There has been a lot in the financial press on the topic of ROTH IRA conversion. Perhaps you've heard that conversion might be a good idea, but what are the pros and cons and what do you need to know?
Help Minimize Taxes, and Potentially Increase Retirement Savings
We believe that many investors should consider having a Roth IRA as part of their overall retirement plan because they offer tax-free growth potential, which can help minimize taxes and increase retirement savings. But Roth IRAs have income restrictions; it might not be an option for everyone at this time.
Income Limits Have Been Removed
There's good news. If you've been shut out of a Roth IRA because your income is too high, you now may finally be able to have one. On January 1, 2010, the income limits for converting traditional, rollover, SEP, and SIMPLE IRAs, and 401(k) or other workplace savings plans with former employers, to a Roth IRA were removed. Before this change, only people-single or married and filing jointly-with modified adjusted gross incomes of $100,000 and below could convert. (There are still income limits for contributing to a Roth IRA in 2010 and beyond.)
Choosing to Convert
The decision to convert is different for everyone based on one's specific circumstances. You should seek the advice of your tax advisor prior to conversion. In general, it may make sense to convert if you:
- Expect higher taxes in the future - you may benefit by paying taxes at today's rates in exchange for tax-free withdrawals during retirement.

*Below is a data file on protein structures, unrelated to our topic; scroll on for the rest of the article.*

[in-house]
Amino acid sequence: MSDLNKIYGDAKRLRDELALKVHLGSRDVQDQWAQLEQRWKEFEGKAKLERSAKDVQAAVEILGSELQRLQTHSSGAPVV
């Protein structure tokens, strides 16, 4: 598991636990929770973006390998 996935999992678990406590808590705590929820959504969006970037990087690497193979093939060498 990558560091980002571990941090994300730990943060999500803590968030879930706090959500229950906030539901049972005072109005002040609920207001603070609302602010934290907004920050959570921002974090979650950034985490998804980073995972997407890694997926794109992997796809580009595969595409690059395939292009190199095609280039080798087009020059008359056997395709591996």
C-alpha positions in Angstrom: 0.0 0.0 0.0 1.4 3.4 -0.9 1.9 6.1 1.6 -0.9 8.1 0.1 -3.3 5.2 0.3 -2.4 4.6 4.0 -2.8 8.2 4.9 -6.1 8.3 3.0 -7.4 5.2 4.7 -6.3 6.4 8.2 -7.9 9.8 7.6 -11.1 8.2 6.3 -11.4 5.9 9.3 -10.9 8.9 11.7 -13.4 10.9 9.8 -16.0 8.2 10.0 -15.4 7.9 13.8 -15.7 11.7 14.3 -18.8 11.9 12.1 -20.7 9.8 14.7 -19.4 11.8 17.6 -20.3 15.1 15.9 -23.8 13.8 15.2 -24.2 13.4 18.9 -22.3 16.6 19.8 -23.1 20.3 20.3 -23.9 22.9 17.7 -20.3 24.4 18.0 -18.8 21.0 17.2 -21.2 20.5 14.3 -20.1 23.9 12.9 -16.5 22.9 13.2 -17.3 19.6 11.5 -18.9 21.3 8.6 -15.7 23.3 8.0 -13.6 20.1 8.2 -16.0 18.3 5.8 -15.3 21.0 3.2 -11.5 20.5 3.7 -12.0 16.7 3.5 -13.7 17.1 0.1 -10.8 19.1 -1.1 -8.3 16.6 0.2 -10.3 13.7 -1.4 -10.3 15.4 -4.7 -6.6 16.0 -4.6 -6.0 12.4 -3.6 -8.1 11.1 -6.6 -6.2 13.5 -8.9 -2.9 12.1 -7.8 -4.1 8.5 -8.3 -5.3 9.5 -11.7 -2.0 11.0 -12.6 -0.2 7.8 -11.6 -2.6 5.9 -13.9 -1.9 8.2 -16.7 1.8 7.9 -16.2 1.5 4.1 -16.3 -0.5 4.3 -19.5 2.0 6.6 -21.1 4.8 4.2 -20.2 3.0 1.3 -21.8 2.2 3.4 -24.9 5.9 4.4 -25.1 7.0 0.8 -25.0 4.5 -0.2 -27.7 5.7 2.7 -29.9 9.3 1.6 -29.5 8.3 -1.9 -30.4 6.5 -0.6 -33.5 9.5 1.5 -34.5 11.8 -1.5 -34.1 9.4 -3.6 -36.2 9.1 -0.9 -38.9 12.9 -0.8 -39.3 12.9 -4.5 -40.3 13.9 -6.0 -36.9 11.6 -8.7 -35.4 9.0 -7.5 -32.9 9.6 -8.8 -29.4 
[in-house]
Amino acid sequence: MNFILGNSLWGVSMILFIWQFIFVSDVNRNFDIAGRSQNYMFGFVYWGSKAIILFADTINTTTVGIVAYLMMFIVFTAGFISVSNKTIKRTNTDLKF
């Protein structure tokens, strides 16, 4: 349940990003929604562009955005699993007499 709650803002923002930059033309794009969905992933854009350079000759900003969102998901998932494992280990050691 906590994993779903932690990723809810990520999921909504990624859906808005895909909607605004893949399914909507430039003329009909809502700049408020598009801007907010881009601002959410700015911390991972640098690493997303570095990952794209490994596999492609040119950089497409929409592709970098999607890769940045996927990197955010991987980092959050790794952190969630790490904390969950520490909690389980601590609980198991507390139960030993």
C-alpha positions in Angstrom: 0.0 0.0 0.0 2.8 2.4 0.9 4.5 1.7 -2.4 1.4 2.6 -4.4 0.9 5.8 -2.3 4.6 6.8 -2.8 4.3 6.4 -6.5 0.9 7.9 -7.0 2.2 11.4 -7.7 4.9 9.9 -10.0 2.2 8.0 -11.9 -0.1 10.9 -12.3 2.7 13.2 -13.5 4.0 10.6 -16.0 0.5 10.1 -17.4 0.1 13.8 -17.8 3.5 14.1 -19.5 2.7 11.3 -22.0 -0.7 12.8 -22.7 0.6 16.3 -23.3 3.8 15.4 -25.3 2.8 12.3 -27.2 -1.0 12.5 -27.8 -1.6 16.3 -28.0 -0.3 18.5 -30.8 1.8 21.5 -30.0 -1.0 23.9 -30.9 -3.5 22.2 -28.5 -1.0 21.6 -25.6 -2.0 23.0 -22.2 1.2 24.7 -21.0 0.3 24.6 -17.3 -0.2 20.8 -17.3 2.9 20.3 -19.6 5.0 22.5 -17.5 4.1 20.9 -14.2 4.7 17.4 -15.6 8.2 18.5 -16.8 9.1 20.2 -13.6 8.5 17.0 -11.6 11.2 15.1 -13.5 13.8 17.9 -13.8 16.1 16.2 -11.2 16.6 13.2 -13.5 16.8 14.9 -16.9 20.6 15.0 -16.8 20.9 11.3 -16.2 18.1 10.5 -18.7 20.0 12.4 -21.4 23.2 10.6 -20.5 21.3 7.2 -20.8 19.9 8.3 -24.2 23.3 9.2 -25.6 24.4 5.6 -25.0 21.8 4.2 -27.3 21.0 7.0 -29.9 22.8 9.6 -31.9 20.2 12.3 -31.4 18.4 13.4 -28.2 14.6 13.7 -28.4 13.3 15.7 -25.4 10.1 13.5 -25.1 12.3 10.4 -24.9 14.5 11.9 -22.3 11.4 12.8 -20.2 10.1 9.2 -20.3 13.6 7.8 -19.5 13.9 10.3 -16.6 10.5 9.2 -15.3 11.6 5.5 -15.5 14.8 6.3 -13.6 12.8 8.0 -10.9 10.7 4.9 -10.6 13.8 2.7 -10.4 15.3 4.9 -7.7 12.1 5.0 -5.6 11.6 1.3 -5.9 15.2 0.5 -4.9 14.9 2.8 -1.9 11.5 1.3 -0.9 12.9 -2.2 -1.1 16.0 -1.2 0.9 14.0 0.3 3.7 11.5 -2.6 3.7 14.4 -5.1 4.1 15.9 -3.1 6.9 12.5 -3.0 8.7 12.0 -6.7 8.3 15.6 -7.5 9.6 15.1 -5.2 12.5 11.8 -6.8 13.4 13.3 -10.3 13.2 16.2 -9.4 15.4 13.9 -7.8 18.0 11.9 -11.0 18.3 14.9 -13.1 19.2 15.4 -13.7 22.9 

- Have a long investment time horizon. The benefits of conversion are likely to increase the longer you money stays in the Roth IRA. You should have at least five years to go before you intend to take distributions. If you are in the ROTH for less than five years there may be penalties for withdrawal.
- Can pay taxes on the conversion. You will have to pay income taxes on the dollar amount you convert. You should avoid using your IRA money to pay taxes due on the conversion. It is best to use other savings held in non-retirement accounts to pay the tax liability.
- Want greater flexibility managing your retirement withdrawals. There are no Mandatory Minimum Distributions on ROTH IRAs.
- Plan to pass the majority of your retirement assets to your beneficiaries. Distributions upon your death remain tax-free.
- Have IRA assets consisting entirely or mostly of non-deductable (or post-tax) contributions.
- Expect lower than usual income in 2011.
Assistance Awaits You
While a conversion does finally allow many high-income investors the opportunity to have a Roth, it's important that you analyze your situation and consult a tax professional. It does ultimately come down to your assessment of the tax cost. How much tax will you pay if you convert now versus what you expect to pay when you withdraw the money during retirement?
If you would like to explore your own situation further you may contact our CFS* Financial Advisor, Stephen Seewer, by calling (415) 674-4846 or emailing email@example.com.*Non-deposit investment products and services are offered through CUSO Financial Services, L.P. (CFS), a registered broker-dealer (Member FINRA / SIPC) and SEC Registered Investment Advisor. Products offered through CFS: are not NCUA/NCUSIF or otherwise federally insured, are not guarantees or obligations of the credit union, and may involve investment risk including possible loss of principal. Investment Representatives are registered through CFS. SF Fire Credit Union has contracted with CFS to make non-deposit investment products and services available to credit union members.